State surplus: What to do with it? | Arkansas Blog

State surplus: What to do with it?



THROW THE BUMS OUT: Time to reduce Medicaid rolls, Rep. John Burris says.
  • THROW THE BUMS OUT: Time to reduce Medicaid rolls, Rep. John Burris says.
Arkansas finished its budget year with more than $90 million in excess of expected revenue.

Naturally, legislators have ideas about making use of it. In keeping with Tea Party thinking everywhere, Republican leaders, such as House Republican leader Rep. John Burris, want to cut taxes despite a proven pile of important needs. Gov. Mike Beebe, for example, wants to devote money to a looming Medicaid financial crisis. Note Burris, please:

Asked about Beebe’s preference for making the money available for Medicaid, Burris said the answer to the Medicaid shortfall is reform.

“The rolls continue to grow, and if we’re going to actually fix the problem we’ve got to get people off the system, not keep adding them to it,” he said. “Throwing more money at a system that’s growing and broken isn’t the answer.”

Yes. Let's solve our money problem by cutting taxes and depriving still more people of medical care. And punish those most in need — they are voiceless, powerless and don't contribute to political campaigns. This is Republican national budgeting strategy brought home to Arkansas and exactly the sort of approach that will become routine in Arkansas should the GOP take control of the legislature in 2012.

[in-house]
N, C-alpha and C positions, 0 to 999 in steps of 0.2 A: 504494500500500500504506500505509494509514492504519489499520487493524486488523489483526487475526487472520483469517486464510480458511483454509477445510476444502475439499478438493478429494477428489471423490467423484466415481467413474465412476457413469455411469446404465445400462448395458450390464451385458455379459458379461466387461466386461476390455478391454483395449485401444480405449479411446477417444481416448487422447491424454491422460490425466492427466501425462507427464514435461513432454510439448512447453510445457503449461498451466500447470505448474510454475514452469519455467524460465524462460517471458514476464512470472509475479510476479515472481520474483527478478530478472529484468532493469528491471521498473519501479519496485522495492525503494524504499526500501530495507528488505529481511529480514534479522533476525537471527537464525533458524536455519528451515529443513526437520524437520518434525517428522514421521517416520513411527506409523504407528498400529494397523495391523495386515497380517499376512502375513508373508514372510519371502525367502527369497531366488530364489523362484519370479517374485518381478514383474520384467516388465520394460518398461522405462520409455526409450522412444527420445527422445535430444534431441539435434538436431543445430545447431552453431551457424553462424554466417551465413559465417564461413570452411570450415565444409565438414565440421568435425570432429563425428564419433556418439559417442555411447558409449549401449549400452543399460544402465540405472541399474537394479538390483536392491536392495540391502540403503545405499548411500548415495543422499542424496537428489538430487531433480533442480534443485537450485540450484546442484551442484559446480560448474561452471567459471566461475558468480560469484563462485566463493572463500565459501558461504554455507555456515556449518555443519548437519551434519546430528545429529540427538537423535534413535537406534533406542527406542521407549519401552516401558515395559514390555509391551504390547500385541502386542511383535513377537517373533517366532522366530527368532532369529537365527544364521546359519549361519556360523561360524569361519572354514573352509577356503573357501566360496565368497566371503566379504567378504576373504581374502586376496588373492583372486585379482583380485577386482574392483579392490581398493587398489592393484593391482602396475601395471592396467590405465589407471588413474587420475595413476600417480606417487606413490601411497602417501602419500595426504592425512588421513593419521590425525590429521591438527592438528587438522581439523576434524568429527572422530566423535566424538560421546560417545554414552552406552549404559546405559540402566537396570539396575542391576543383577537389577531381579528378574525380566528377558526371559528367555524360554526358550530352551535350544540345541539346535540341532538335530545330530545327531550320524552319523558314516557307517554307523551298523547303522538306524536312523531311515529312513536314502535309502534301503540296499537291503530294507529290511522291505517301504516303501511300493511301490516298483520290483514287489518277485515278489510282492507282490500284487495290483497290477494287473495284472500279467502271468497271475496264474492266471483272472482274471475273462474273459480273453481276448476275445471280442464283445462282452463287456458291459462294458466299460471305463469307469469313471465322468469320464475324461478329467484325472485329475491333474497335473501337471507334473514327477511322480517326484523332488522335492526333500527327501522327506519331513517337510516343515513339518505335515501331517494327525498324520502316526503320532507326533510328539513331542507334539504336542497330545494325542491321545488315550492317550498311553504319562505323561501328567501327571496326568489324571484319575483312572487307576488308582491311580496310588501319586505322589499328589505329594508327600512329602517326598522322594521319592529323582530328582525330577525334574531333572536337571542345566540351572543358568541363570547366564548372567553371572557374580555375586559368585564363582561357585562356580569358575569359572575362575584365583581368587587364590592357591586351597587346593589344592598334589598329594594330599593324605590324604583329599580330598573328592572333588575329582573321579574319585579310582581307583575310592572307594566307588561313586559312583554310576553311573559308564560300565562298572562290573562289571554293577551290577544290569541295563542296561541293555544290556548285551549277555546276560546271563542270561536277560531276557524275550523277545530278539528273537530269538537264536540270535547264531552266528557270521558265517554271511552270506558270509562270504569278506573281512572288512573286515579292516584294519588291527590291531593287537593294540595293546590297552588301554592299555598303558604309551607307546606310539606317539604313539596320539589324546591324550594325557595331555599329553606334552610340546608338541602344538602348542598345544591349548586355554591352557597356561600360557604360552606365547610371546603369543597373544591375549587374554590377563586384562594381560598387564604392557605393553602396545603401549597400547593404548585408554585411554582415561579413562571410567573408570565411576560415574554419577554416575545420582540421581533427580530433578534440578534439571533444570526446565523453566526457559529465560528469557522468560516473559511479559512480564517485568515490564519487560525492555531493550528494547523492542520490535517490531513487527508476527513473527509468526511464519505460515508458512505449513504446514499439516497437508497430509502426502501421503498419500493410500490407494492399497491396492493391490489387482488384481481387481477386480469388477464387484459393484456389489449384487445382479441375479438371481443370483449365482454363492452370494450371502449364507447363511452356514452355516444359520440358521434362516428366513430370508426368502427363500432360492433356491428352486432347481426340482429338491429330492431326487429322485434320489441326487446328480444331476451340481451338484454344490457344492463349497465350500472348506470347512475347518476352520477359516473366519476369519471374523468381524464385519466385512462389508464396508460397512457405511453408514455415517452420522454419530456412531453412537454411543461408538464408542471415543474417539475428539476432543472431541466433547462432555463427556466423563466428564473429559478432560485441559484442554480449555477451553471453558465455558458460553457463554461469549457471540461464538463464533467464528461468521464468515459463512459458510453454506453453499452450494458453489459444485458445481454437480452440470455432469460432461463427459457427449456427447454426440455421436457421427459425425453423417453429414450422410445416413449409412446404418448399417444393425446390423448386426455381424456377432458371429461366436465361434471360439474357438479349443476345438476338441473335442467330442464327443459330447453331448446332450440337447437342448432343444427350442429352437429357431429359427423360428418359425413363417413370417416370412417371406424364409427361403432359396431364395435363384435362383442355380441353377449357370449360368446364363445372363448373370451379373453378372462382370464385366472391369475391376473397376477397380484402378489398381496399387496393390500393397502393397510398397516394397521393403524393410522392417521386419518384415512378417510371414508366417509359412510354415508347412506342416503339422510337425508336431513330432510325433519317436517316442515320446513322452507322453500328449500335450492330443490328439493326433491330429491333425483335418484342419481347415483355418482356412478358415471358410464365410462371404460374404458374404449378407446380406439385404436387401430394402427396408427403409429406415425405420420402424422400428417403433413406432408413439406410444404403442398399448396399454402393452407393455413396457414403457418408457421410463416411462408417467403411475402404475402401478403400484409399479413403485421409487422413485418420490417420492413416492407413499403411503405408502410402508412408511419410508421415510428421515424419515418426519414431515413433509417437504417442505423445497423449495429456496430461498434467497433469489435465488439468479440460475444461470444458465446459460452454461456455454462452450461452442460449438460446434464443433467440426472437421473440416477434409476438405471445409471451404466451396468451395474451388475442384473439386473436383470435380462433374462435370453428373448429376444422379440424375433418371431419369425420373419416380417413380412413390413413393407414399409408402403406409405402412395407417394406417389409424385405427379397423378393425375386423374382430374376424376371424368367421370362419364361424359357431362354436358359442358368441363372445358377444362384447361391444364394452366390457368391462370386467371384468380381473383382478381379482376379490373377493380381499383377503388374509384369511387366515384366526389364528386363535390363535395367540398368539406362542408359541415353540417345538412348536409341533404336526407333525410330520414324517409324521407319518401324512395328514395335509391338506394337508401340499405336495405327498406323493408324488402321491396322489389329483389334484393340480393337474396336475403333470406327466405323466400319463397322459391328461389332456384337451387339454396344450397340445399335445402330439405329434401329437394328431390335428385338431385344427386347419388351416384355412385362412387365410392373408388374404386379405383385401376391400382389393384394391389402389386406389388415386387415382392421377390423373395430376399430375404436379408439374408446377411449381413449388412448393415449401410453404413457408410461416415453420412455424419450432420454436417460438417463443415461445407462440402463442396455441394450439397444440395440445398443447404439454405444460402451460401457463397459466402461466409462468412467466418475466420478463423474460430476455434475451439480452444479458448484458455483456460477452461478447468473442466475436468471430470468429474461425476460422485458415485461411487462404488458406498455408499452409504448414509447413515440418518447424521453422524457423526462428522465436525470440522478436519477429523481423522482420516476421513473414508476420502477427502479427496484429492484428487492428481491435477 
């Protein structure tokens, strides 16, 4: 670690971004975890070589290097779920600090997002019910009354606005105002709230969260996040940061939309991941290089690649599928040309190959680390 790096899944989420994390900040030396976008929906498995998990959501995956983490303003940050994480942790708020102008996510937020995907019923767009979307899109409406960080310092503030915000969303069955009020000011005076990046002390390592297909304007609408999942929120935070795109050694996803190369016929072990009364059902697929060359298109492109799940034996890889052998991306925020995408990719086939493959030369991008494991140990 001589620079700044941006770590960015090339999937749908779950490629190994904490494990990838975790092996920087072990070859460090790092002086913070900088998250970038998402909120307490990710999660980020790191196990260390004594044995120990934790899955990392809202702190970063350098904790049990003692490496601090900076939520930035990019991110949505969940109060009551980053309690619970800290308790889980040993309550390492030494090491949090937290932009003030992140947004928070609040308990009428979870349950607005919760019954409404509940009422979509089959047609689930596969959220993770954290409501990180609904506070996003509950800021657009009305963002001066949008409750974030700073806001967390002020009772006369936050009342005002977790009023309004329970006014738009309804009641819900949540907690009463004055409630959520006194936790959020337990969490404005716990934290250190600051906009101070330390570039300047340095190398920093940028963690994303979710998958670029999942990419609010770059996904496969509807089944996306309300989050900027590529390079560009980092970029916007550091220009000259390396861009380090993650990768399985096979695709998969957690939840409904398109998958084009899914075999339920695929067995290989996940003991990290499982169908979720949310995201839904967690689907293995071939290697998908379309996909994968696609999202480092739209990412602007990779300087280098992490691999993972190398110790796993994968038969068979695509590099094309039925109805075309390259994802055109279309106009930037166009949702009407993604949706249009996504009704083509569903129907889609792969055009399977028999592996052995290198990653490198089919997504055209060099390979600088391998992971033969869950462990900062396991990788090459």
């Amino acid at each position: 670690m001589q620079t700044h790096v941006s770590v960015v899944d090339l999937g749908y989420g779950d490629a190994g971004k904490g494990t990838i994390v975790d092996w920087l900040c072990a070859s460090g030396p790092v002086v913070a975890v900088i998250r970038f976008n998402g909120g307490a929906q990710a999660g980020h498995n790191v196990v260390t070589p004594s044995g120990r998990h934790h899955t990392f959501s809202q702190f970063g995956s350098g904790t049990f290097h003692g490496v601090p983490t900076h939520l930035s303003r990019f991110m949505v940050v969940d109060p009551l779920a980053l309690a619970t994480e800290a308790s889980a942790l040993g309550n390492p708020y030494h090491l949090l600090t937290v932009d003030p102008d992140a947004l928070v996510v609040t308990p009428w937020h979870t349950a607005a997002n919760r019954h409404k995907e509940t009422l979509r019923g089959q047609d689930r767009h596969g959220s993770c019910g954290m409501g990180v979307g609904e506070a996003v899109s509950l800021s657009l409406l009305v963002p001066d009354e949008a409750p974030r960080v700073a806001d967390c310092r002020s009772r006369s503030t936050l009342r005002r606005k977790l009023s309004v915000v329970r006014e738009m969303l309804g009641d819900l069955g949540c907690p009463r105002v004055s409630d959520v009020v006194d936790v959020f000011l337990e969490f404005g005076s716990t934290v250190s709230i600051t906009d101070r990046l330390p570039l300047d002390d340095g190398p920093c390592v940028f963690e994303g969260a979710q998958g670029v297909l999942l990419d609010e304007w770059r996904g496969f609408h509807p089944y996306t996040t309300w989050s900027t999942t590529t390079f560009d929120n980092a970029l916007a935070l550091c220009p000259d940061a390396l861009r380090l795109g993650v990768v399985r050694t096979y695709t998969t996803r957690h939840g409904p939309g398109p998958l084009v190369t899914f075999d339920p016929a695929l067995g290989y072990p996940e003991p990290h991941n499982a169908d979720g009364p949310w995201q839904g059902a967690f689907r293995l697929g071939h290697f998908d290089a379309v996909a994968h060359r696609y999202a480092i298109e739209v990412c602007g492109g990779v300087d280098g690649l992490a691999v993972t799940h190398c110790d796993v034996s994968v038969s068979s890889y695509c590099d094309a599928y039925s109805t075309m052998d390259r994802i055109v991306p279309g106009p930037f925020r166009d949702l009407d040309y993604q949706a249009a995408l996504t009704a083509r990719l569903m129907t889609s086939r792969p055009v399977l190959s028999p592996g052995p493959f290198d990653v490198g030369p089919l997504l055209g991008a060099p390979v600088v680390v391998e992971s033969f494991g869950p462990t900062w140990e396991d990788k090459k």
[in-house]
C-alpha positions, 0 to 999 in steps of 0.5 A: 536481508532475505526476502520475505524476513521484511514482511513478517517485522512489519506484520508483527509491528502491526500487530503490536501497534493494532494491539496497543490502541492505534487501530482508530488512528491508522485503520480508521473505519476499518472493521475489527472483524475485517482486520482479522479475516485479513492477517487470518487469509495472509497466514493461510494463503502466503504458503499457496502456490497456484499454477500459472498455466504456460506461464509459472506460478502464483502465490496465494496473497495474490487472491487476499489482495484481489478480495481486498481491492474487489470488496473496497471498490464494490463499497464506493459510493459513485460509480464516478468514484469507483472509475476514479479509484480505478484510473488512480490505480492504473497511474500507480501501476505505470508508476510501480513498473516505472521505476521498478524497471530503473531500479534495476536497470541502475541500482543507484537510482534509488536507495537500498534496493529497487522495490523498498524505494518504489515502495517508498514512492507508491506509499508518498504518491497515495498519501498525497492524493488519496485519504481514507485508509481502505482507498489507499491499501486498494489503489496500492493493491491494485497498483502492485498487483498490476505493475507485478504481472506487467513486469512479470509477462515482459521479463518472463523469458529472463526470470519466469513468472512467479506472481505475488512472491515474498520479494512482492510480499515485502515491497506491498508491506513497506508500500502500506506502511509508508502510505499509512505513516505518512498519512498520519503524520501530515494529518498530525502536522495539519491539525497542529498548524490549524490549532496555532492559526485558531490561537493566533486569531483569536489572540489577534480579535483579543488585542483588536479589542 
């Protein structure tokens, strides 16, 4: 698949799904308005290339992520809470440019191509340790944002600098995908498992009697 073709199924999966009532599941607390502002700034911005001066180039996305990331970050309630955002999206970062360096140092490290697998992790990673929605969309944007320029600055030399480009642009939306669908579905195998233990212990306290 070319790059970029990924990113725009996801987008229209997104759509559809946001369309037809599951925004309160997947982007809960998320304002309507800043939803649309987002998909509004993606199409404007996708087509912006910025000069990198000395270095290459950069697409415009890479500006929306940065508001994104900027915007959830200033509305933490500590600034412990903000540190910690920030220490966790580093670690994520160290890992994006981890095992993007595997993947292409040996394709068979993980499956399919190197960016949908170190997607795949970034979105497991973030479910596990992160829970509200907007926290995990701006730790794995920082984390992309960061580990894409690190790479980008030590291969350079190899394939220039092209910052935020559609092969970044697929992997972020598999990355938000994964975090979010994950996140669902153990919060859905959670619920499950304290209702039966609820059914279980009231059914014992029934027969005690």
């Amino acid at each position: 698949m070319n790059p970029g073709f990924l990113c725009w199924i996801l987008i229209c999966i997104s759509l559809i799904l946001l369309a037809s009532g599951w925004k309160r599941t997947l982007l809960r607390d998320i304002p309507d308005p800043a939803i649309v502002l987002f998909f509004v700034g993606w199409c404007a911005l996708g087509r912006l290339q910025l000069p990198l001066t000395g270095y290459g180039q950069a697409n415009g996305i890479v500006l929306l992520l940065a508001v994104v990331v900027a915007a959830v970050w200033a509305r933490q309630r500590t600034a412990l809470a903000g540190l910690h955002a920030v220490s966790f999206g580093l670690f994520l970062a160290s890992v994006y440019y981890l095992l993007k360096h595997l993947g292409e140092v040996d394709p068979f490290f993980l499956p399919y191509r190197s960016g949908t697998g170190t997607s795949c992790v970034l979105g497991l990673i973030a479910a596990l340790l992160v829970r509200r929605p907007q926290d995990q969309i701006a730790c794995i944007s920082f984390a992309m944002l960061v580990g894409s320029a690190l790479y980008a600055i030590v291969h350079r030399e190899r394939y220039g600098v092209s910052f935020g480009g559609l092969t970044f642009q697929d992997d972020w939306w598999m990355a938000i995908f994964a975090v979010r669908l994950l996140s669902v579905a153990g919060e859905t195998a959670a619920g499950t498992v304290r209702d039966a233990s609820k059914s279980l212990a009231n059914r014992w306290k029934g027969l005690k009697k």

There's a tendency to think of Medicaid, the federal health program for poor people, as another handout to welfare deadbeats. It's much more, of course. It is: Innocent sick children at Children's Hospital. Tens of thousands of working poor people whose low-wage jobs don't come with health insurance and, even if they did, the workers couldn't afford the co-pays. Thousands and thousands of people in nursing homes. Disabled workers stripped of savings by debilitating conditions.

Credit to Republican Sen. Gilbert Baker for counseling that a one-year surplus is one-time money. Tax cuts go on forever and, as long as there are doctors and hospitals, medical costs will continue to rise, no matter what the state and federal government can come up with by way of reforms.

PS — Brummett today examines causes for the surplus (I like the idea that it's earnings on investments amassing on the sidelines thanks to low tax rates) and endorses Beebe's view on handling the surplus.

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